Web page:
Doubts over suitability of electorate are groundless

I refer to a letter from a John Munro, in the matter of the referendum on membership of the EU (letters, July 7).

Sunday, 24th July 2016, 12:41 pm
Updated Friday, 8th June 2018, 1:02 am

I was reminded of the Langton cartoon in an old copy of “Punch” wherein a United States Army General says to President Nixon, “Gee – that was a great thing you said – about the popular will threatening the democratic process”.

It is pretty much routine that when a preferred position is not achieved, the calibre of the electorate is called into question.

We are considered incapable of matching the intellectual skills of those who we select, propose and elect as MPs and yet our suitability as voters to put them into Parliament is – hypocritically – not held in doubt.

It was a Prime Minister (of the majority party) who put forward the referendum and placed it before his colleagues on both sides for information. It was also made known to the EU before the vote. There were also interjections from people and governments who had no vote in the matter.

Mr Munro’s three “moral duty” points deserve a look as he has put them forward:

1, “A referendum is not usually mandatory, but only advisory”. It reflects the terms under which it is promulgated, in this case very clearly in or out. There were no exclusions or options.

2. “It usually requires a majority of at least 60 or 65 per cent”. Where did this come from? Perhaps references might be provided by the claimant. The Welsh referendum on the devolution of powers to a Welsh Assembly had – not only a lower turnout at 50.1 per cent – but also a lower majority of 50.3 per cent for and 49.7 per cent against than either of those in the EU referendum. There is a Welsh Assembly now functioning – no repeat performance at the ballot box.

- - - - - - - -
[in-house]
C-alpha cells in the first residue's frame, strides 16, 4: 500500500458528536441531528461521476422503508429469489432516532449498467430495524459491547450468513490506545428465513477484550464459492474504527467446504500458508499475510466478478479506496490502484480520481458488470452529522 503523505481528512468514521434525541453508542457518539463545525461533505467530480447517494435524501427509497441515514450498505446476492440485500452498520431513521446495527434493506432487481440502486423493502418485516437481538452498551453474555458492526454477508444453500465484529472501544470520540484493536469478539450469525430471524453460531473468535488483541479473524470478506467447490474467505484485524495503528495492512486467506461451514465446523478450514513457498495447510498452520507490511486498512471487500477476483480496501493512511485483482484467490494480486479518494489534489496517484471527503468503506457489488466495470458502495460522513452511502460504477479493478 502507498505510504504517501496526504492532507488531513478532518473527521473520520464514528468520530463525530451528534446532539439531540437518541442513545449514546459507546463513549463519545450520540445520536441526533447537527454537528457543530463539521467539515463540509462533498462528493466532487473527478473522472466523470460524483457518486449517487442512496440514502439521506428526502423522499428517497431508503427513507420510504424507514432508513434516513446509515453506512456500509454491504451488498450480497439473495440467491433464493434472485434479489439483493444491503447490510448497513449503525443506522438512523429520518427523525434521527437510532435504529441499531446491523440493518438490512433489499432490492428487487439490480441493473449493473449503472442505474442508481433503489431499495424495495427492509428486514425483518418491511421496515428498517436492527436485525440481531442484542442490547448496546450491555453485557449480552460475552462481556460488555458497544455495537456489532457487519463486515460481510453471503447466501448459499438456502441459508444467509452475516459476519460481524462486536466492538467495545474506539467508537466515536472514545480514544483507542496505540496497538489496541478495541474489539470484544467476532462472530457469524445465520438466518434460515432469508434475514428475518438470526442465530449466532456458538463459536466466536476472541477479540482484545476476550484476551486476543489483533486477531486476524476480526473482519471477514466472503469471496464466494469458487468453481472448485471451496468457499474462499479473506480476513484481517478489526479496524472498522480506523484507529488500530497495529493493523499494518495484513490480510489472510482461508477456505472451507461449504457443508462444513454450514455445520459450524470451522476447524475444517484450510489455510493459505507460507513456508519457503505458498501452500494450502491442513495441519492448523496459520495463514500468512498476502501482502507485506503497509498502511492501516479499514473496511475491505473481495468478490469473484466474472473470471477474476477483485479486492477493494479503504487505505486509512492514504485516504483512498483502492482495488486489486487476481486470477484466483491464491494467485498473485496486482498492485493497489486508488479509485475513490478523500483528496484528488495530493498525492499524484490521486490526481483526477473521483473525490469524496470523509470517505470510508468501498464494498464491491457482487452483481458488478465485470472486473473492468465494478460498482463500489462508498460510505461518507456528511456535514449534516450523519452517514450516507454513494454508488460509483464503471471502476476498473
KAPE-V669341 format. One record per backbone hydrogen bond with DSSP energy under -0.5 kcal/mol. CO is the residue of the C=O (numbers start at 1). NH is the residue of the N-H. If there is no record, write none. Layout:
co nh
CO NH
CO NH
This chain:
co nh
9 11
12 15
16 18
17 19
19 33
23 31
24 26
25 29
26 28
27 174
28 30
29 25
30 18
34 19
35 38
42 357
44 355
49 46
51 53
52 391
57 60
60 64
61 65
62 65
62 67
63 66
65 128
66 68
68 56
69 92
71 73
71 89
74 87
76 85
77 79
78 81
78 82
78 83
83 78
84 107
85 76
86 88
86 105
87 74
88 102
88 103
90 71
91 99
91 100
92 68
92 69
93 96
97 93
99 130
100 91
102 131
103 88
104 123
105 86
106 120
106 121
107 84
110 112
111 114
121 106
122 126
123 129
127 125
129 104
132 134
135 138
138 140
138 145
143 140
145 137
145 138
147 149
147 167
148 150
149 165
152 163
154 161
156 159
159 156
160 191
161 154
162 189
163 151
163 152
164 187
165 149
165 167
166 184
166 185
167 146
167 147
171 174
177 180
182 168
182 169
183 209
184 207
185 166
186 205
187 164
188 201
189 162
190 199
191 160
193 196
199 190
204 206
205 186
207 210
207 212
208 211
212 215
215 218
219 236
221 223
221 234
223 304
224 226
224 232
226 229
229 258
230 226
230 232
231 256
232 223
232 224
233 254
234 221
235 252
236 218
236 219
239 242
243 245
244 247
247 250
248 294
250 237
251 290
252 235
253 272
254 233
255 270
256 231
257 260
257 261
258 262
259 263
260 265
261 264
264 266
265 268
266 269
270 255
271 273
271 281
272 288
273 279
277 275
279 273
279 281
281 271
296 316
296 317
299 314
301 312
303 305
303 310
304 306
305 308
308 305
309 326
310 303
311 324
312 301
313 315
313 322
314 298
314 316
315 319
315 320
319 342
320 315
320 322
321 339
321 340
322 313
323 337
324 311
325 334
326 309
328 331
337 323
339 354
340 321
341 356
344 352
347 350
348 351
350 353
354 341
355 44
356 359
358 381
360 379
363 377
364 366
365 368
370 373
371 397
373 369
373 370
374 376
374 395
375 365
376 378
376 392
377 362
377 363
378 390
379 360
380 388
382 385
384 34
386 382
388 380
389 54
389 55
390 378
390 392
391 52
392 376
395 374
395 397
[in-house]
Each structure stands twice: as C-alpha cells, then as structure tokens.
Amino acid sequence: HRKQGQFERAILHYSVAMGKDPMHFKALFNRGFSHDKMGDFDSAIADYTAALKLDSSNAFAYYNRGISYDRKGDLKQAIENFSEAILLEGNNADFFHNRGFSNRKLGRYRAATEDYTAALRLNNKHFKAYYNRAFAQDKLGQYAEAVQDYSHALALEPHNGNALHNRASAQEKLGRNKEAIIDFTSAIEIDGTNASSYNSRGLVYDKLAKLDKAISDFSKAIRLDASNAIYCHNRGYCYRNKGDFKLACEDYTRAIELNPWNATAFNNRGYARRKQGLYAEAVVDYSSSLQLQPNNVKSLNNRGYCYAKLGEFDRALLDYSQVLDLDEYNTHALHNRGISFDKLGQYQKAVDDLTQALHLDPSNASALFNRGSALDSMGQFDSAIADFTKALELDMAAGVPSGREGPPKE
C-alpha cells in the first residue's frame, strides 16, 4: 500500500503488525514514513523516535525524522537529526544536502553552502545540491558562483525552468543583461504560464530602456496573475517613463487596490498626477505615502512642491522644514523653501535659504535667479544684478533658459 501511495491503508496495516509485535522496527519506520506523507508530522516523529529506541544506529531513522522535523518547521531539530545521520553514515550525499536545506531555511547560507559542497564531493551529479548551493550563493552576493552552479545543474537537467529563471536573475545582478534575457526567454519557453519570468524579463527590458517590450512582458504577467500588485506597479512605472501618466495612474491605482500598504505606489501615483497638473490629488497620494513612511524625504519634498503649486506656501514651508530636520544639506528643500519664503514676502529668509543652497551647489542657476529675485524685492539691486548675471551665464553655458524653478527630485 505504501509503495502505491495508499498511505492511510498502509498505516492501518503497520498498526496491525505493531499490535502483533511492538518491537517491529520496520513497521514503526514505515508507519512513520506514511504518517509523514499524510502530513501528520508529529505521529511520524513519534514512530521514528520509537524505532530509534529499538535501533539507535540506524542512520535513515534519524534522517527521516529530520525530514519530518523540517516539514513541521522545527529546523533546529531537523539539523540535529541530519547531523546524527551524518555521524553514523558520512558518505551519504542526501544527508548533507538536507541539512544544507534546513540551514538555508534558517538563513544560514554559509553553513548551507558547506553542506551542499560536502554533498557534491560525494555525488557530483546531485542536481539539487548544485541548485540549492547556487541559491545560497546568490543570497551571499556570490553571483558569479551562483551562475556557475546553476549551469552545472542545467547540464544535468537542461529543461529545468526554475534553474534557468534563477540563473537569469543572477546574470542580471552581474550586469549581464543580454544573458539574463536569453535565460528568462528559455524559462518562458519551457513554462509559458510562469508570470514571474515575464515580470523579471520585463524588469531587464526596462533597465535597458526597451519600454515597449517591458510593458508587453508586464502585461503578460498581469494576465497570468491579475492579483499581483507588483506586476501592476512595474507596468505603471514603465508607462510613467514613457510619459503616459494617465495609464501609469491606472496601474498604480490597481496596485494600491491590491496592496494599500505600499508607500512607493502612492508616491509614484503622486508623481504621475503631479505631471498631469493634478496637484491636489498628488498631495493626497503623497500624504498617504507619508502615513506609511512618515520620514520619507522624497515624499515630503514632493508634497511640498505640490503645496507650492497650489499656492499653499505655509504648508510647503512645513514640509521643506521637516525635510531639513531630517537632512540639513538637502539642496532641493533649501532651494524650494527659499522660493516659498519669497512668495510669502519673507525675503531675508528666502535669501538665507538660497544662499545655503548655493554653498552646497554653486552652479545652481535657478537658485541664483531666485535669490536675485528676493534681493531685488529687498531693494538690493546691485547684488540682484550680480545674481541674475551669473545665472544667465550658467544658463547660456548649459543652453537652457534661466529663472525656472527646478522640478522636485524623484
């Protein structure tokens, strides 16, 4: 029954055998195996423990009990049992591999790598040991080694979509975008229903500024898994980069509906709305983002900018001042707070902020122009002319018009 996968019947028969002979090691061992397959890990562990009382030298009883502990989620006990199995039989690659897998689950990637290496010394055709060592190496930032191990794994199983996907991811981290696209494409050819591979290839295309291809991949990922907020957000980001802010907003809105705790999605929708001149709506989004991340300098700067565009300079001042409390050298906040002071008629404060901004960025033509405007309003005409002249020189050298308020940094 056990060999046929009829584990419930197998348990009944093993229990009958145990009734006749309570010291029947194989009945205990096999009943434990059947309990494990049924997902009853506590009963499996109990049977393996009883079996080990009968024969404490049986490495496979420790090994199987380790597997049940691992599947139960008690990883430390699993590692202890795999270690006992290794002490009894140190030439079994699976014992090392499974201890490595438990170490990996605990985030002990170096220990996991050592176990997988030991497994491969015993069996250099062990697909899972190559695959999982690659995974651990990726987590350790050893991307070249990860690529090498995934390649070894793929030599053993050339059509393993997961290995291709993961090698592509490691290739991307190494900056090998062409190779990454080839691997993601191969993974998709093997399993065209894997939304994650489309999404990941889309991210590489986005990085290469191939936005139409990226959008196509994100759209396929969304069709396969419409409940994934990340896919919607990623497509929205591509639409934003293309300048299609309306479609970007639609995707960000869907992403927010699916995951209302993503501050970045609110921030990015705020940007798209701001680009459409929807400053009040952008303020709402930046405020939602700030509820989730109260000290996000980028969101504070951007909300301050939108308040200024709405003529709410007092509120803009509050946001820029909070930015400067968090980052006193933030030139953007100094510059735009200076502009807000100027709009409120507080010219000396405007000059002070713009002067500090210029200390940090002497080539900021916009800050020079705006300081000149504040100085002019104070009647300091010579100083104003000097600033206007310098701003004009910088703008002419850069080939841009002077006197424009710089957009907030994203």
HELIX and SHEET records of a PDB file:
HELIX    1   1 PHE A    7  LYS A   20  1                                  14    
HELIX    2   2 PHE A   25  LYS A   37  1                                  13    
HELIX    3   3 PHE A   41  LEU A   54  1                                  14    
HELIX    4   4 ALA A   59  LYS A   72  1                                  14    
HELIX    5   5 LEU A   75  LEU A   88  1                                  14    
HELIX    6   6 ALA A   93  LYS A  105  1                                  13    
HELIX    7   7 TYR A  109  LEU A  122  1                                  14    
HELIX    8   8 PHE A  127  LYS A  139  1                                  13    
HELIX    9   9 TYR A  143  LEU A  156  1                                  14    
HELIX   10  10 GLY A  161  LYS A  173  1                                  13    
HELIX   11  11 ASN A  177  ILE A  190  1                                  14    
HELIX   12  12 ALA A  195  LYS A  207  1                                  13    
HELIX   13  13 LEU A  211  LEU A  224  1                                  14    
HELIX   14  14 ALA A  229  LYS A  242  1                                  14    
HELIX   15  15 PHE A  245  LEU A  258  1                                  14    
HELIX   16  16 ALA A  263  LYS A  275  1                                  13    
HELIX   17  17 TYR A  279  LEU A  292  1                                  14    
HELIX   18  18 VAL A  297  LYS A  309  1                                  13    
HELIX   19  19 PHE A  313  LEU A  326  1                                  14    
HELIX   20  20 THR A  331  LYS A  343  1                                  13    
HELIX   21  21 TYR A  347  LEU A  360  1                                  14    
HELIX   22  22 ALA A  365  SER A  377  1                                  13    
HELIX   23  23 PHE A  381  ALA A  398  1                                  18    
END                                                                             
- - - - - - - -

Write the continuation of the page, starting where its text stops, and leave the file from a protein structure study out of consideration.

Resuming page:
3. “It has to be ratified by Parliament”. As above, Parliament was aware of the Prime Minister’s terms, but I remain confused as to the origin of Mr Munro’s claim. The continuation comment by your correspondent is nonsense, I’m afraid. He states that there is no “unity among the people” but in the general experience it is those with the higher outcome who are deferred to by those with the lower. It is far too early to evaluate the “chaos”, which in any case would not be/have been caused by the ‘in’ group or the ‘out’ group but by those who agreed to, and put up, the referendum itself.

But it has happened, and it is up to all to make it work. This is still a great country and we can (and have a civic duty to) prove it, whichever our referendum preference, without wasting valuable time bickering.

Michael Appleton

Mendip Road


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